Woodlands Dark and Days Bewitched: A History of Folk Horror

2021

Action / Documentary

13
Rotten Tomatoes Critics - Certified Fresh 100%
Rotten Tomatoes Audience - Upright 80%
IMDb Rating 0 10 0

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Synopsis


Uploaded By: FREEMAN
March 31, 2022 at 04:52 PM

Cast

Ian Ogilvy as Self
Alice Lowe as Self
720p.BLU 1080p.BLU 720p.WEB 1080p.WEB
1.72 GB
1280*714
English 2.0
NR
23.976 fps
3 hr 12 min
P/S 1 / 13
3.2 GB
1920*1072
English 2.0
NR
23.976 fps
3 hr 12 min
P/S 2 / 16
1.73 GB
1280*714
English 2.0
NR
24 fps
3 hr 12 min
P/S 0 / 9
3.2 GB
1920*1072
English 2.0
NR
24 fps
3 hr 12 min
P/S 2 / 20

Movie Reviews

Reviewed by Victor_Fallon 7 / 10

Austere and literate doc, lacking entertainment value.

It's a reasonably comprehensive look at folk horror, seen mainly through the lens of movies.

The talking heads are all erudite and provide interesting bits and bobs throughout the hefty runtime. There is no real 'arc' to the story of the documentary - it's basically a chronological trek through selected folk horror stories from beginning to end.

If you happen to already be a fan of folk horror then this will be absolutely perfect for you - it's an intelligent and respectful look at the importance of our myths.

If you have only a passing interest, this doc won't make you love folk horror. It's humourless and only interested in chewing over the context and subtext of specific tales for hours and hours. Its narrow focus will likely bore some viewers to tears.

So I'd recommend it with those caveats. It's good, but deliberately esoteric.

Reviewed by boarder6246 10 / 10

Amazing Documentary

All of the people interviewed were very interesting and informed. I'm more versed on Japanese folk horror, and I ended up writing down 20+ classic and modern films I want to watch. The depths they plunged into the subject was impressive and enlightening.

It's cut up into chapters, so if 3 hours of video is too much, you could write down the time stamp and chapter and resume it later.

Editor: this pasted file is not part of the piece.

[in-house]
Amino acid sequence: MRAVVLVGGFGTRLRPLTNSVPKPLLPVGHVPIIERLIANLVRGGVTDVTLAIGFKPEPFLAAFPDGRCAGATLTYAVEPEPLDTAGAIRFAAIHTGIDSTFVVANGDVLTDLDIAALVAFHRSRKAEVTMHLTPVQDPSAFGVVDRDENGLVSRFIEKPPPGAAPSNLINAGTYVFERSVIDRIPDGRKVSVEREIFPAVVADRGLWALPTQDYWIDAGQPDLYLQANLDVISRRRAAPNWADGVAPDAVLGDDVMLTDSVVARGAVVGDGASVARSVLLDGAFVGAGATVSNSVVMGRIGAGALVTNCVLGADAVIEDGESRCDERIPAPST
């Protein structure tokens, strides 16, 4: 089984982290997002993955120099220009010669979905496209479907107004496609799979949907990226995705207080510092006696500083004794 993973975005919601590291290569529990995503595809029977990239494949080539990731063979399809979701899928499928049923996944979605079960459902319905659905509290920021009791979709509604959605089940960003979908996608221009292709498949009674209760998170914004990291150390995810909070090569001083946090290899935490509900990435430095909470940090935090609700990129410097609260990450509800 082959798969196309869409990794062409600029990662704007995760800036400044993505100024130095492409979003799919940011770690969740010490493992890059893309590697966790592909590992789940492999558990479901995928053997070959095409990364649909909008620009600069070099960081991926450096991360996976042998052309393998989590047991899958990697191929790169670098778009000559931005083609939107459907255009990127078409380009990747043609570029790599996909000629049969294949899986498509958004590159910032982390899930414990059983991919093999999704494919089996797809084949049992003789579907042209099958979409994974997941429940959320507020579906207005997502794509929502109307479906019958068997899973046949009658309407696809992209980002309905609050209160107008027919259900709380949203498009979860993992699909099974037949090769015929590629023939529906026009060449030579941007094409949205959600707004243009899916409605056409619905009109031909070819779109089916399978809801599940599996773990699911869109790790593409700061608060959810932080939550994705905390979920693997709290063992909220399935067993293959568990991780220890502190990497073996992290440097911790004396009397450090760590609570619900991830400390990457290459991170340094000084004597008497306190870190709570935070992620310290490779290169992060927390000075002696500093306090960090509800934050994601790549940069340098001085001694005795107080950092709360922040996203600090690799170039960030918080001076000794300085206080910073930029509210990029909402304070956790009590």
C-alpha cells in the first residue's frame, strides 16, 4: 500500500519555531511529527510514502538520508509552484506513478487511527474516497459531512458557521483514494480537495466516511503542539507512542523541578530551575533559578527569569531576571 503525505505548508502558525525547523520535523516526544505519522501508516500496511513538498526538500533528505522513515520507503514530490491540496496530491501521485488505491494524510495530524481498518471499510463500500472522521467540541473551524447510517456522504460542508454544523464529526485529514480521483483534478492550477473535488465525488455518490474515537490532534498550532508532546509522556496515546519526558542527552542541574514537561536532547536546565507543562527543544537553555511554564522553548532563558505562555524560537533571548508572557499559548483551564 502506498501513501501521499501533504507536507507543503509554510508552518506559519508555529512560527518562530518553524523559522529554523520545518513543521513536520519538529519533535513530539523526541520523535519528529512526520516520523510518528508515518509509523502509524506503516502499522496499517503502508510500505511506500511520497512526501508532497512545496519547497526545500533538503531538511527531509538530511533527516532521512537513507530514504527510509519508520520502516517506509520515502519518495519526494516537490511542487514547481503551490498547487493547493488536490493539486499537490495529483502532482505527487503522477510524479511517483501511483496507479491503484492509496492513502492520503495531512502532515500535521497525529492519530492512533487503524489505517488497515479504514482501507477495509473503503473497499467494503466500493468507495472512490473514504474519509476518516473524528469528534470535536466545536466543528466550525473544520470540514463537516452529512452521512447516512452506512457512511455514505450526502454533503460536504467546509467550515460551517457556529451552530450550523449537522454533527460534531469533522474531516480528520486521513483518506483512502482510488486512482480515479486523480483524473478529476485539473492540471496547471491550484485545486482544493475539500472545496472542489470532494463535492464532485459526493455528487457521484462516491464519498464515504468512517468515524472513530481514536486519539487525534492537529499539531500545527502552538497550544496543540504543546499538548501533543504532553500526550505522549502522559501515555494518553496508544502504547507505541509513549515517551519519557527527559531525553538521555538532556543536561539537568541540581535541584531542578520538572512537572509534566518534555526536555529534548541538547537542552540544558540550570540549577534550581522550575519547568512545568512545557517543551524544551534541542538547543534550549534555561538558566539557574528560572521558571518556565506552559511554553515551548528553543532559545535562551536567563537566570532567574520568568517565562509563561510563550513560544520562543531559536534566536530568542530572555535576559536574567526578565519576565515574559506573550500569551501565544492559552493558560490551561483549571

Highly recommend to film buffs.

Reviewed by BandSAboutMovies 10 / 10

Perfect

If you have even a passing interest in the world of folk horror, Kier-La Janisse's exhaustive exploration - which clocks in at 3 hours and 14 minutes and could have been thousands more if I had my way - is the film of a lifetime. From the unholy trinity that launched this trend on to screens - Michael Reeves' Witchfinder General, Piers Haggard's Blood on Satan's Claw and Robin Hardy's The Wicker Man - all the way through British television and films around the world, this movie is quite literally the last word in what folk horror is, what it means and how it's still part of the world of cinema today, perhaps more than ever before.

With more than fifty major names in the world of horror and horror writing - everyone from Amanda Reyes, Piers Haggard, Adam Scovell, Jeremy Dyson Samm Deighan, Kat Ellinger, Robert Eggars, Ian Oglivy, Kevin Kölsch, Dennis Widmyer and around forty more voices appear with great insights - there's never been a more well-rounded approach to tackling a movie genre within a genre. This feels like the kind of film that I'll be coming back to again and again.

Beyond the expected anchors of the genre, I was so excited to see lesser-known films get their due, like Alison's Birthday (which is on the gigantic All the Haunts Be Ours box set that Severin is releasing), beDevil, Dark August, Eyes of Fire (also being released by Severin), Grim Prarie Tales, Lemora (which seemingly has footage from the mysterious blu ray of the film that never materialized) and Zeder.

This is the kind of material that you want to pause, write down, make notes on and keep updating your Letterboxd while you watch it. This isn't just a movie about films. This is a true celebration of the magical wonder hidden within the flickering image, an exploration of a genre of all the dark old things and a journey through how each country documents the unknown through their media.

There aren't enough stars in the firmament out of ten to rate this one.

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